Edmonton housing forecast blog - part 1 A look back at 2020

A look back at the year that was 2020

Earlier this month the Edmonton Real Estate Association held their annual Real Estate Market Forecast where they bring in economists from various levels to share their thoughts about what is happening in our city, province and even across the country. Today, I will share about the year past. What was expected, and what turned out to be a curve-ball of a year that took just about everyone by surprise. 
Wow! What a year 2020 turned out to be. From the panic of the early days of the pandemic, to the economic upswing of the summer, things this year in real estate could hardly be described as “predictable.” In fact, the word used so often this year was “unprecedented,” as pointed out by the past board chair of the Realtors Association of Alberta, Jennifer Lucas. 

With so many changes shifting the landscape of how realtors in Alberta do business, she explains, it was a wonder the industry pressed forward against the challenges it faced with the level of resiliency and fortitude that it did. As the members of the Realtors Association of Alberta embraced the ever-changing restrictions and policies put in place by the government, deeply motivated to adapt in order to keep clients and the public at large safe, the real estate market in Edmonton took an unexpected upturn in the summer. 

“I’m extremely proud of how our industry has responded,” said Lucas.

This increase had been projected by the board in 2019, but that was well before anyone had factored a global pandemic into the mix. Little did they realize their predictions would be so accurate despite the skeptical predictions from economists around the world.

Starting in the summer and increasing into the fall, the local and national housing markets saw record breaking-highs through the latter half of the year. The sudden adoption of working remotely as well as lockdowns that saw people confined to their homes for long stretches at a time created new needs and preferences, and suggested that the interest in single-family homes was on the rise. These changing preferences were met with record-low interest rates from the banks, which nudged people into the real estate market. The combination of these factors helped to stabilize the housing market despite “all of the uncertainty of our pandemic year,” Lucas explained.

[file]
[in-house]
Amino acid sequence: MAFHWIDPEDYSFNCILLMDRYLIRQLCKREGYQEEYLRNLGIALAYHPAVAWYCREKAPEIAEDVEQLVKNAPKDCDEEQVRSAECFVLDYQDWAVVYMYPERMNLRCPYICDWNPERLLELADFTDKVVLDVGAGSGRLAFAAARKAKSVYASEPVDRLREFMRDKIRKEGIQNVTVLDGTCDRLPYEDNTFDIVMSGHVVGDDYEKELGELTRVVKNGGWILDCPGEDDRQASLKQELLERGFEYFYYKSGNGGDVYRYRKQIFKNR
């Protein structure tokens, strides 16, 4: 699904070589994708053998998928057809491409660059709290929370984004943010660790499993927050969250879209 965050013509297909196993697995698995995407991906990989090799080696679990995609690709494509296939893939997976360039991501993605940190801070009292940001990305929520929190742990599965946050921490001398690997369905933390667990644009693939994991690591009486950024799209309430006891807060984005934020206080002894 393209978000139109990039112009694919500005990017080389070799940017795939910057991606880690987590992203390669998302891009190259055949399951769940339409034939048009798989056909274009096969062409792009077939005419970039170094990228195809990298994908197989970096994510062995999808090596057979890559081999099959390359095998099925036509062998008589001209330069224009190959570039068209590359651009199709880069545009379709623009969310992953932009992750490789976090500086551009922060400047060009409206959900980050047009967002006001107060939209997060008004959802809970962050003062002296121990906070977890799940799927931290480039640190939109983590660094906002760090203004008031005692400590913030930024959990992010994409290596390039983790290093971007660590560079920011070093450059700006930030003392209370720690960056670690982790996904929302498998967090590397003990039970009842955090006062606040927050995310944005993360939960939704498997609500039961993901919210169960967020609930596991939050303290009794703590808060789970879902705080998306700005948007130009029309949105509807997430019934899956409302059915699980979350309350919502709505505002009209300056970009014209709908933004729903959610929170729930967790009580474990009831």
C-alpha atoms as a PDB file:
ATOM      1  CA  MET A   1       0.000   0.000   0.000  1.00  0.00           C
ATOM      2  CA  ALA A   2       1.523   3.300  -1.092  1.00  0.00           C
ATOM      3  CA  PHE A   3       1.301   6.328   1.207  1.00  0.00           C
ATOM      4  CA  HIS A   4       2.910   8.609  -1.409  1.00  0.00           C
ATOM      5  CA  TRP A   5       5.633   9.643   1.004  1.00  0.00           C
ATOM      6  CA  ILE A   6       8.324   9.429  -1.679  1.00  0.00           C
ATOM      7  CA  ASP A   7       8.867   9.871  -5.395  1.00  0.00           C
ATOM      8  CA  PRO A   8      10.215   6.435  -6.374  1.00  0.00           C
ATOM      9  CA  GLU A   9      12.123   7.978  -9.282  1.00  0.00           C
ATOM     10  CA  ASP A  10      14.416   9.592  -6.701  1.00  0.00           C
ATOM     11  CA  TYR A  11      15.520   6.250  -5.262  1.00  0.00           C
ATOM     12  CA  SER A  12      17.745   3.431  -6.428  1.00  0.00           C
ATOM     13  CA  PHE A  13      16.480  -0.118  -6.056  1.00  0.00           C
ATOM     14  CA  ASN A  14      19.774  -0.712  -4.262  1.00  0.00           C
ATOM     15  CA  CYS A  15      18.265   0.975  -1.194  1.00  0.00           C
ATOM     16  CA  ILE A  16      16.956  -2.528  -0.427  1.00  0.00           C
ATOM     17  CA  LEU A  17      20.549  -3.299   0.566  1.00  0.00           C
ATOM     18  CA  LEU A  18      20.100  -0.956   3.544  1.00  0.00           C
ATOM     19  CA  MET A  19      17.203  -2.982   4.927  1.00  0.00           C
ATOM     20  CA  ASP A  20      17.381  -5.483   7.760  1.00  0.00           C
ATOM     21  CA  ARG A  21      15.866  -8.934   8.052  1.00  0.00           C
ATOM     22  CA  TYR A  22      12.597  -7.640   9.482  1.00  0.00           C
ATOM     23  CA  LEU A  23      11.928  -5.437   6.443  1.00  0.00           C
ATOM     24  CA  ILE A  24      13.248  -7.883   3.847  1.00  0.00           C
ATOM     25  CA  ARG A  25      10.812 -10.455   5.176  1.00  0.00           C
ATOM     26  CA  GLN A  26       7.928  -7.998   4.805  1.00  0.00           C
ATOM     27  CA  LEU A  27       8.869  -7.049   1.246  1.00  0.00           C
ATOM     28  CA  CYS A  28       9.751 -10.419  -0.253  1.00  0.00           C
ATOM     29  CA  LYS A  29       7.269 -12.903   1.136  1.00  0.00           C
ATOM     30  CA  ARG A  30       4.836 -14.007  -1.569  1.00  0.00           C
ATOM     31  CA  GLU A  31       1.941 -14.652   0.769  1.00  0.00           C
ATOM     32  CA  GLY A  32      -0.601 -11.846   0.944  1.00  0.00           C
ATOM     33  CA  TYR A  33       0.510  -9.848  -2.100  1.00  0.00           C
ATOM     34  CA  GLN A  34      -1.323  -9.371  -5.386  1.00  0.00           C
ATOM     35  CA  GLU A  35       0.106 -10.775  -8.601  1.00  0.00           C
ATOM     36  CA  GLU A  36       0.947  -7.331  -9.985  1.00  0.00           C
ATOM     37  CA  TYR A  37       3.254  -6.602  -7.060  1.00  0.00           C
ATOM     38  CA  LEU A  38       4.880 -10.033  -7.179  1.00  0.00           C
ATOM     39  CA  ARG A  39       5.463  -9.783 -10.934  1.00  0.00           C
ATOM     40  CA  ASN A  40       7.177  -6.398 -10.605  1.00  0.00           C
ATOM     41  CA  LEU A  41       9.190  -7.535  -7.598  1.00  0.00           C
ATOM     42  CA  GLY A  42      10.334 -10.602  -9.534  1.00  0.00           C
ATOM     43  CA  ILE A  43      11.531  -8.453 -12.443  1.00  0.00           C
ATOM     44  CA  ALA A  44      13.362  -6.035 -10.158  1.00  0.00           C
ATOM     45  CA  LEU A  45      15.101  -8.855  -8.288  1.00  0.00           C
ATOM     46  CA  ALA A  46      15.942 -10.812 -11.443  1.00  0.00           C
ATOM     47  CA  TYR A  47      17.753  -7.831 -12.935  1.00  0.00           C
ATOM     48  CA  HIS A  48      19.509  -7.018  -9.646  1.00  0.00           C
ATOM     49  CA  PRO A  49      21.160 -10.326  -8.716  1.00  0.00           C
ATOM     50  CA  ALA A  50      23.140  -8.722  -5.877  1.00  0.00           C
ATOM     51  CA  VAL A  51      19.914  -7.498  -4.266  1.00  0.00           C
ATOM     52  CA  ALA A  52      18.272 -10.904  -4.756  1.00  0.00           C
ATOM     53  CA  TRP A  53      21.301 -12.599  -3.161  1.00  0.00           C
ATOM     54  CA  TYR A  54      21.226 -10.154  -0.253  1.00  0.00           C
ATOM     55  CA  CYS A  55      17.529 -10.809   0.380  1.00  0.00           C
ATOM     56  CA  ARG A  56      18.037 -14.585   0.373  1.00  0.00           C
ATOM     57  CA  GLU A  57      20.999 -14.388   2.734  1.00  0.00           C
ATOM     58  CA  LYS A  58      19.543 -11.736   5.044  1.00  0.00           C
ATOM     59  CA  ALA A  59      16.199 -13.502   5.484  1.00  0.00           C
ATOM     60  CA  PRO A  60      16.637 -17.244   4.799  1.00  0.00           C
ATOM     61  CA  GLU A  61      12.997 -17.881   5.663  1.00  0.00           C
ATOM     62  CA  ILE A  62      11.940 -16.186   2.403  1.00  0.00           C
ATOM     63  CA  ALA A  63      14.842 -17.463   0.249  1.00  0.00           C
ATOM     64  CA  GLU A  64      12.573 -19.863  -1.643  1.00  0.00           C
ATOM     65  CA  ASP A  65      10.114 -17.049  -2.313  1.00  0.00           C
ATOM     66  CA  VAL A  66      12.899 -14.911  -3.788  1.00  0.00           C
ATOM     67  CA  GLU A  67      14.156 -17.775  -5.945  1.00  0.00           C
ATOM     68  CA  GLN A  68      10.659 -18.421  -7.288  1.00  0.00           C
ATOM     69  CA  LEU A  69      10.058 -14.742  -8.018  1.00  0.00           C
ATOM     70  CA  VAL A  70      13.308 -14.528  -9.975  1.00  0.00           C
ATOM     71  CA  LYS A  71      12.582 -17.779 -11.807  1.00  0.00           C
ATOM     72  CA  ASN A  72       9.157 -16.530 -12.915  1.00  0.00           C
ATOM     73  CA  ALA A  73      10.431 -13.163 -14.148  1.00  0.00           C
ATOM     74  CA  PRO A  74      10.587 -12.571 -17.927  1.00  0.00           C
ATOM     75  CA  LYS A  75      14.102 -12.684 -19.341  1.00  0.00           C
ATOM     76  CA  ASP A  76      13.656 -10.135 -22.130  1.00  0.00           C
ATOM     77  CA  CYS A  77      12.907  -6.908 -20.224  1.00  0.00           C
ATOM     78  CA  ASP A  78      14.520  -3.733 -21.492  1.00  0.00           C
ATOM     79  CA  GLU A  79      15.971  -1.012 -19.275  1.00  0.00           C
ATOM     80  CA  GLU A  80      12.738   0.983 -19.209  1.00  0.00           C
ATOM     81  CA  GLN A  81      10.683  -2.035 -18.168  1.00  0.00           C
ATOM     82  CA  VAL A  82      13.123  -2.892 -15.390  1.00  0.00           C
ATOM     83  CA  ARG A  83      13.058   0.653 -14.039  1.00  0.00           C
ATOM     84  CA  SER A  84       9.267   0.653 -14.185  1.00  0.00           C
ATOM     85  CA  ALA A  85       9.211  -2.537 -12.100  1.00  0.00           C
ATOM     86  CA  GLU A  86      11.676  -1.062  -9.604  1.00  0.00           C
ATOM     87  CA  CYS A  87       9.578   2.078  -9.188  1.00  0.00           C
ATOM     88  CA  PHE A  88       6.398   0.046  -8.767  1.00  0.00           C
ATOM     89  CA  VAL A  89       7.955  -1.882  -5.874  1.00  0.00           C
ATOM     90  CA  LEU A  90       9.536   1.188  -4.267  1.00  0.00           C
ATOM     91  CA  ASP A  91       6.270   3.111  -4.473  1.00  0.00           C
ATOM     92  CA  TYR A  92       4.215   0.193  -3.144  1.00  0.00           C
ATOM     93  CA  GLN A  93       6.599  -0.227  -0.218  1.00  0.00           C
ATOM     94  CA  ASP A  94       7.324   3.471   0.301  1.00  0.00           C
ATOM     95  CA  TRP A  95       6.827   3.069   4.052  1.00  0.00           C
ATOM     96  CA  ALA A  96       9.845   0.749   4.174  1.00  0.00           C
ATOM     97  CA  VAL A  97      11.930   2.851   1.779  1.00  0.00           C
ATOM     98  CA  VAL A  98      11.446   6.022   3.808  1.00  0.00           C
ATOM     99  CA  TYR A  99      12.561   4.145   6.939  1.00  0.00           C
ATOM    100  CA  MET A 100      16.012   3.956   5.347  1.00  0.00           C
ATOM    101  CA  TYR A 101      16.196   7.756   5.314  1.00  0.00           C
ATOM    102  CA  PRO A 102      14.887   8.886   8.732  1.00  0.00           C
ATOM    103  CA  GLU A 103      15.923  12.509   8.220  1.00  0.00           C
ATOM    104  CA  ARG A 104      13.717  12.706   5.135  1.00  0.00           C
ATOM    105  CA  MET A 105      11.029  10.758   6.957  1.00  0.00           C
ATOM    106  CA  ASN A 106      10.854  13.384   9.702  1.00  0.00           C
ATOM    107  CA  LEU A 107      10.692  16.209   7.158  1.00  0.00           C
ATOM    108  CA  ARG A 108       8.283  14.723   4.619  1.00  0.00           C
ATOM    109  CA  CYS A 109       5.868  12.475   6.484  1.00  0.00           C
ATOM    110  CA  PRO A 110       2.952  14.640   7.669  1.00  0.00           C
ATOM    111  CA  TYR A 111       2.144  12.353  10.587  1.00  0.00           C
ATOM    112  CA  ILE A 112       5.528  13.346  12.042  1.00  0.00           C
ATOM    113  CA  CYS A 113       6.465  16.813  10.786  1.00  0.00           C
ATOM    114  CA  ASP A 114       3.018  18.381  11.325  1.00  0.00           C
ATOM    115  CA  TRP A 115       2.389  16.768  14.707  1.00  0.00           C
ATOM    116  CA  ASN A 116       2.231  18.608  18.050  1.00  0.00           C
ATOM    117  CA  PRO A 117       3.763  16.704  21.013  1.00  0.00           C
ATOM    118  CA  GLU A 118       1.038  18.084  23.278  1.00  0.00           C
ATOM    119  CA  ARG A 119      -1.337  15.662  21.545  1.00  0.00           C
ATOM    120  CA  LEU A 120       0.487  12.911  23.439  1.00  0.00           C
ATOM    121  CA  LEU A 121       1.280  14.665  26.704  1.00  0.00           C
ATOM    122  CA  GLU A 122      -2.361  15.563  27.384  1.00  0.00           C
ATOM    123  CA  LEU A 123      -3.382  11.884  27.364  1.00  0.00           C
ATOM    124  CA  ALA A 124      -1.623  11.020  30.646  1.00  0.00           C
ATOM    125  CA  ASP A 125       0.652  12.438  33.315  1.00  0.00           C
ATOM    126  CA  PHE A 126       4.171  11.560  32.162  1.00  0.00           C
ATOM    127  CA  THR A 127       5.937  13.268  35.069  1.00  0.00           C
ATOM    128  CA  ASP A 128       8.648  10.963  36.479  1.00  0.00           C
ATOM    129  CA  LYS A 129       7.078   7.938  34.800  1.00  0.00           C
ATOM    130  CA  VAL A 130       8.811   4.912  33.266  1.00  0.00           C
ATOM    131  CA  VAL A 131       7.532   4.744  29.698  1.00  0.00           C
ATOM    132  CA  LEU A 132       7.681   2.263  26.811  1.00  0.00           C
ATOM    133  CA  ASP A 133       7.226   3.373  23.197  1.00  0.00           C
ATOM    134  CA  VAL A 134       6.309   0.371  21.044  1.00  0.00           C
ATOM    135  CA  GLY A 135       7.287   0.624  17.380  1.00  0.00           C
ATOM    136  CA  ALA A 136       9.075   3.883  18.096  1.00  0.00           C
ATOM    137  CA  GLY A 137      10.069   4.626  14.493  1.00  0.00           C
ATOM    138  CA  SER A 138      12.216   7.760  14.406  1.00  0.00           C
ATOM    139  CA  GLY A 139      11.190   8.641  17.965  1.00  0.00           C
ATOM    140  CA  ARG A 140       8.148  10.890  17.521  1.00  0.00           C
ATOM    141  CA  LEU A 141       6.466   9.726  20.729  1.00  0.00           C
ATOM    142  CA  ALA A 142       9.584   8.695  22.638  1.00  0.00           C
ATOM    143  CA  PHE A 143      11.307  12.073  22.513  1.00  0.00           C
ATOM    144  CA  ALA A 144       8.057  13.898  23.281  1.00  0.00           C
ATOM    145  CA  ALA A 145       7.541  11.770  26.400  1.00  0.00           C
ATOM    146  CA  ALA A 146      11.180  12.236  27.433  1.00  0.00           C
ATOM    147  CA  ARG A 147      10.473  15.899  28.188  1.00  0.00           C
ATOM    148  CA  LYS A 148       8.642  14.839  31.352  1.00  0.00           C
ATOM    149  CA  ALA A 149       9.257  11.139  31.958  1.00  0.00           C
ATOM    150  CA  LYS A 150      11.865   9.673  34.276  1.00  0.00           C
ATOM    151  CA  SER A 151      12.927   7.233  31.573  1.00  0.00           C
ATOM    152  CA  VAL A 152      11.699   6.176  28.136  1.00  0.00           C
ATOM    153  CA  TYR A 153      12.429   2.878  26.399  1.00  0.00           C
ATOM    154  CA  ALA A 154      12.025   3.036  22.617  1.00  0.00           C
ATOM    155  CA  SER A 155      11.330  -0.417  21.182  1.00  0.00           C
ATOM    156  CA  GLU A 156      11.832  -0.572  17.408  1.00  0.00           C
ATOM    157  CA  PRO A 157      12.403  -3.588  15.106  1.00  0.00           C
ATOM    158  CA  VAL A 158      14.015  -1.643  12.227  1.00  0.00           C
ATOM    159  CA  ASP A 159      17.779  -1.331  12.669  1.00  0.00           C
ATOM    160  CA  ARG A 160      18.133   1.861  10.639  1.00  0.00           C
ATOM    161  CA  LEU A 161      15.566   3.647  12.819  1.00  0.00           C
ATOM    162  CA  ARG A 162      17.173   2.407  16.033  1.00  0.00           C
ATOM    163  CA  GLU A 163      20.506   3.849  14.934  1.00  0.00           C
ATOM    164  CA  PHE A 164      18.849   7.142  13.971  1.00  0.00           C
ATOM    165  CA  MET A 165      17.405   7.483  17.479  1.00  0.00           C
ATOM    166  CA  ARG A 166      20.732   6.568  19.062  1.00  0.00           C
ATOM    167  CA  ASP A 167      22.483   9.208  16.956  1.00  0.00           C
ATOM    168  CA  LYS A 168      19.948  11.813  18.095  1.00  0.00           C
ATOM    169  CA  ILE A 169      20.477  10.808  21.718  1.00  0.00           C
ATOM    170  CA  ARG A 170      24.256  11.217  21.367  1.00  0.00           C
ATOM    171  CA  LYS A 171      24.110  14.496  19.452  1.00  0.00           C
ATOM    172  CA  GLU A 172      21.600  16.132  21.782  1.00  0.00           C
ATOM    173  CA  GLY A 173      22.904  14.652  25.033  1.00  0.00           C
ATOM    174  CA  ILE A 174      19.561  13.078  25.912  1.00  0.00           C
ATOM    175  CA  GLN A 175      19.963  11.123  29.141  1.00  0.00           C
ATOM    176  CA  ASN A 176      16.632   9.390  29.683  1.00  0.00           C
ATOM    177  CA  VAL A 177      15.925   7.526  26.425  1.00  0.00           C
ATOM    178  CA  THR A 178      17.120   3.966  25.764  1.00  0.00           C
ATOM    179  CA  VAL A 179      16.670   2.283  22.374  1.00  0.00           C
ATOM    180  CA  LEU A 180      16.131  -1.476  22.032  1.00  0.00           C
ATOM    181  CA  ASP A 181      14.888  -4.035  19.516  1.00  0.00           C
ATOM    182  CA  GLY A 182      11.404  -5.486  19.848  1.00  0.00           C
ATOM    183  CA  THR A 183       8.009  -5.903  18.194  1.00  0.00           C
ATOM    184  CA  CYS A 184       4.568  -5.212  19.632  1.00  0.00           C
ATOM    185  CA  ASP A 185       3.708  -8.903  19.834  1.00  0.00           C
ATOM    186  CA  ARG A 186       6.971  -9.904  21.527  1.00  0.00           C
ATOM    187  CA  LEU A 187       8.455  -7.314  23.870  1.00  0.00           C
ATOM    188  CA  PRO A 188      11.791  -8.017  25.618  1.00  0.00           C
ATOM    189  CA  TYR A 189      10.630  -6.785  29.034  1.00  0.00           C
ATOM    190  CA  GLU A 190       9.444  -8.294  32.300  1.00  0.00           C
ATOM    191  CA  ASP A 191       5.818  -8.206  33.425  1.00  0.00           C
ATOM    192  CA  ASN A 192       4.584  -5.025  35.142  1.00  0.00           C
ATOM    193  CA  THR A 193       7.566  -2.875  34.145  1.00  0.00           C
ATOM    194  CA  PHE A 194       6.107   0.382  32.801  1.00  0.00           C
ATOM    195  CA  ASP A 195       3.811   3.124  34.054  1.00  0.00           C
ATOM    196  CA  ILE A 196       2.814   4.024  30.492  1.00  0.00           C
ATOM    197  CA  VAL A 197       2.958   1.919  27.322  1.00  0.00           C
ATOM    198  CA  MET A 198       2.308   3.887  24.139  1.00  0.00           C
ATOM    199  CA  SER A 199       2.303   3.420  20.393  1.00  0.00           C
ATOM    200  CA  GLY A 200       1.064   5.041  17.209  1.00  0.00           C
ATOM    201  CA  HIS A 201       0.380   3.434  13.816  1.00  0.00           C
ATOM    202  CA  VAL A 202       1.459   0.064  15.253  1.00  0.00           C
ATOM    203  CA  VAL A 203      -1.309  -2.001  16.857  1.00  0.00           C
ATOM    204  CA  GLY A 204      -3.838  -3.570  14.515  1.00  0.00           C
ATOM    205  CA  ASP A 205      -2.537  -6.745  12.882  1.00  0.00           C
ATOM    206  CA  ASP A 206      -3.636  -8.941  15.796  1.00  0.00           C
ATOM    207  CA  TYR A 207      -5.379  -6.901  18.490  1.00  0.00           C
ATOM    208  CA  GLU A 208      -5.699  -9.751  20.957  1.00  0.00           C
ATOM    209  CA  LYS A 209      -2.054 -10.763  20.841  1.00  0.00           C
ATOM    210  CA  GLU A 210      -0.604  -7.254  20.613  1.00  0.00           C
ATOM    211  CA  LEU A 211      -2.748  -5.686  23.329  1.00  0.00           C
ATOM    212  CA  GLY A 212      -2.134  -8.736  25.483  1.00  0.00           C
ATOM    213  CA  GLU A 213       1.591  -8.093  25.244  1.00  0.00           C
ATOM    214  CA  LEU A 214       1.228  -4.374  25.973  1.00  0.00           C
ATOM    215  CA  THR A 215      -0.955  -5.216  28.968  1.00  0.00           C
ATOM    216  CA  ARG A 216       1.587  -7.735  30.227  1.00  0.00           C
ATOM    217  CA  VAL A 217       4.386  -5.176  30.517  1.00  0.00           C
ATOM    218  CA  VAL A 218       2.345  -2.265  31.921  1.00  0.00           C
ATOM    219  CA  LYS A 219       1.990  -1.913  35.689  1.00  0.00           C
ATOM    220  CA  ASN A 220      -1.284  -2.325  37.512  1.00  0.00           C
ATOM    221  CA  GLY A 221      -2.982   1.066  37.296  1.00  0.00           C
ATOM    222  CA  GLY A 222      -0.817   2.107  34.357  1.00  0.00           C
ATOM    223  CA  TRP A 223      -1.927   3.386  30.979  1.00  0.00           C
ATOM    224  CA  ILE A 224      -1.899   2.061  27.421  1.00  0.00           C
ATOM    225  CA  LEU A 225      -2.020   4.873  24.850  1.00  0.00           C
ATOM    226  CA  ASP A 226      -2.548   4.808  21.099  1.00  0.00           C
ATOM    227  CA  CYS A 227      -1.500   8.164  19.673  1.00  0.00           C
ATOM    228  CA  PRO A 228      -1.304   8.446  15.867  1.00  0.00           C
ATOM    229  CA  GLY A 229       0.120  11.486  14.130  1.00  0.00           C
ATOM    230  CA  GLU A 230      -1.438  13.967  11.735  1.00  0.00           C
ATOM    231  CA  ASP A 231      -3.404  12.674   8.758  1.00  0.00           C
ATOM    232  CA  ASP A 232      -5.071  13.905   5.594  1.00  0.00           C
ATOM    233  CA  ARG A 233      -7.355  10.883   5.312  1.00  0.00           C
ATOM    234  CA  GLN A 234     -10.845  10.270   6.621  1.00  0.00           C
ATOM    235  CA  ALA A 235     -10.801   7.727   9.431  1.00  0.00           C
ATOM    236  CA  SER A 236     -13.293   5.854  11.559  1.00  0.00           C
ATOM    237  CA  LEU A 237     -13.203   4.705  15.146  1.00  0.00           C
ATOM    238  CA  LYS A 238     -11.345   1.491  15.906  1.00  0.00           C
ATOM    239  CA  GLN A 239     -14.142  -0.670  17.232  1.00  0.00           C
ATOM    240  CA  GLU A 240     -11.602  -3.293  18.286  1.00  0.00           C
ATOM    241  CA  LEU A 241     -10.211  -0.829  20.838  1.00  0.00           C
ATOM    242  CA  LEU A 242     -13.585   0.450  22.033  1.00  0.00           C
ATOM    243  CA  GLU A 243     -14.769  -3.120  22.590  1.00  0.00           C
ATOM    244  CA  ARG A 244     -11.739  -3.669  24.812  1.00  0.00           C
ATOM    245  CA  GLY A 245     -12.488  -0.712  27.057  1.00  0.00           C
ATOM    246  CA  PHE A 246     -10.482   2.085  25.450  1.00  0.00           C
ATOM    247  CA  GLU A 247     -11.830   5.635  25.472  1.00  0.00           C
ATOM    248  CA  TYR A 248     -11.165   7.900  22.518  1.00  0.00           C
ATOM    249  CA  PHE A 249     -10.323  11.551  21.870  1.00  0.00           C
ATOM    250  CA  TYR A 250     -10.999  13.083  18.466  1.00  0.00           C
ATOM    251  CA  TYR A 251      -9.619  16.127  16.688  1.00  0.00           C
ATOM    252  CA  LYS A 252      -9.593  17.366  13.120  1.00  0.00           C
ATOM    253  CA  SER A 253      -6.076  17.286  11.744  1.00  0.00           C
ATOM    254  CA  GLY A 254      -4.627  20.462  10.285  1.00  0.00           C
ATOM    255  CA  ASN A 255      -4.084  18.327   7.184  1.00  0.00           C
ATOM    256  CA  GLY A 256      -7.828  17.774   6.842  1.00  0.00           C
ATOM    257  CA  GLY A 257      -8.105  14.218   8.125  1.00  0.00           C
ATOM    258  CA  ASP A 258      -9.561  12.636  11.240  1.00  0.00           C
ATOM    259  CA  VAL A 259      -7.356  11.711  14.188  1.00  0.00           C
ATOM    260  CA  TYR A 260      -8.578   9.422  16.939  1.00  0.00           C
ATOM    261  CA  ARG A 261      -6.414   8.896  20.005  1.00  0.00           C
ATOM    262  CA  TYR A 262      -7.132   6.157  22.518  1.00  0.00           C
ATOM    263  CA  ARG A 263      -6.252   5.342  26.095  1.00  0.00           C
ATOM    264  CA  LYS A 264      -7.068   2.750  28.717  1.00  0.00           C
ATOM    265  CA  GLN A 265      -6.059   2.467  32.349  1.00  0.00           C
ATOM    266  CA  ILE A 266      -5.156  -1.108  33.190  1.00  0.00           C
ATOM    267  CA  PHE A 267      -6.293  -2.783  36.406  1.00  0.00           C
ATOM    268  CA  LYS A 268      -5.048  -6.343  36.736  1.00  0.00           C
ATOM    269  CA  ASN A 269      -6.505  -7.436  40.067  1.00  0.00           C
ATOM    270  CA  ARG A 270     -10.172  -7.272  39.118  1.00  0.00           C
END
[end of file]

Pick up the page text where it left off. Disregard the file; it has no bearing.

No one could have anticipated the type of year the real estate market in Edmonton was going to have in 2020, but when the final numbers came in, Lucas reports that every category of home, from single-family to duplexes, surpassed the forecasted numbers, except for condominiums, which came in just shy of what was being forecasted for them for the year. To put it in perspective, in the photo below, for quarter 3 of 2020, September had shown a 36 % increase in unit sales over 2019. THIRTY SIX PERCENT!

Sales up 36% in september 2020 compared to the same month in 2019

Lucas suggests that the mild decrease in demand for condominium properties was unsurprising, as many condominium owners took advantage of the incredible interest rates and upgraded. And why not? This shift from condo to single-family homes really helped single-family homes not only to increase in the amount of them sold in Edmonton, but also helped their average prices to go up a bit as well. 

All-in-all, Edmonton took on the challenges of 2020 with incredible resilience and flexibility, qualities that helped the real estate market not only survive the uncertainty and fear of a global pandemic, but thrive in the face of it. “Realtors and real-estate transactions are key components to a healthy economy and thriving communities,” Lucas said.

Stay tuned for Part 2...

Posted by Corey Sylvester on


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